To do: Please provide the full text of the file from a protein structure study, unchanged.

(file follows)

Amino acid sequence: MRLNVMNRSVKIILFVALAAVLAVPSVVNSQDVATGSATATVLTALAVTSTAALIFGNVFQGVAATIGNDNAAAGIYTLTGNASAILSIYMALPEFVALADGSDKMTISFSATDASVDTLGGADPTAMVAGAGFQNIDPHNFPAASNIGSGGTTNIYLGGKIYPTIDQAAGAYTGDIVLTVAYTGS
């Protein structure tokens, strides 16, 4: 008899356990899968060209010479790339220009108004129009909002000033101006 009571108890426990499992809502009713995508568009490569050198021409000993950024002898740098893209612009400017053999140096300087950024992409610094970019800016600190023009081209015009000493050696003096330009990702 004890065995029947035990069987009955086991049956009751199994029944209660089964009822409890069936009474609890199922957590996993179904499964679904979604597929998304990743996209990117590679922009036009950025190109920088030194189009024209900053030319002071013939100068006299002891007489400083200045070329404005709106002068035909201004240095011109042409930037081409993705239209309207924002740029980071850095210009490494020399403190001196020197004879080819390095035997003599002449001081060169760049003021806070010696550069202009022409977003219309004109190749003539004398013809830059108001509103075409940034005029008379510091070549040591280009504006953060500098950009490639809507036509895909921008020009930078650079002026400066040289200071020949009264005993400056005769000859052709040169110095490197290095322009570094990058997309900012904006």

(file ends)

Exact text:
Amino acid sequence: MRLNVMNRSVKIILFVALAAVLAVPSVVNSQDVATGSATATVLTALAVTSTAALIFGNVFQGVAATIGNDNAAAGIYTLTGNASAILSIYMALPEFVALADGSDKMTISFSATDASVDTLGGADPTAMVAGAGFQNIDPHNFPAASNIGSGGTTNIYLGGKIYPTIDQAAGAYTGDIVLTVAYTGS
């Protein structure tokens, strides 16, 4: 008899356990899968060209010479790339220009108004129009909002000033101006 009571108890426990499992809502009713995508568009490569050198021409000993950024002898740098893209612009400017053999140096300087950024992409610094970019800016600190023009081209015009000493050696003096330009990702 004890065995029947035990069987009955086991049956009751199994029944209660089964009822409890069936009474609890199922957590996993179904499964679904979604597929998304990743996209990117590679922009036009950025190109920088030194189009024209900053030319002071013939100068006299002891007489400083200045070329404005709106002068035909201004240095011109042409930037081409993705239209309207924002740029980071850095210009490494020399403190001196020197004879080819390095035997003599002449001081060169760049003021806070010696550069202009022409977003219309004109190749003539004398013809830059108001509103075409940034005029008379510091070549040591280009504006953060500098950009490639809507036509895909921008020009930078650079002026400066040289200071020949009264005993400056005769000859052709040169110095490197290095322009570094990058997309900012904006």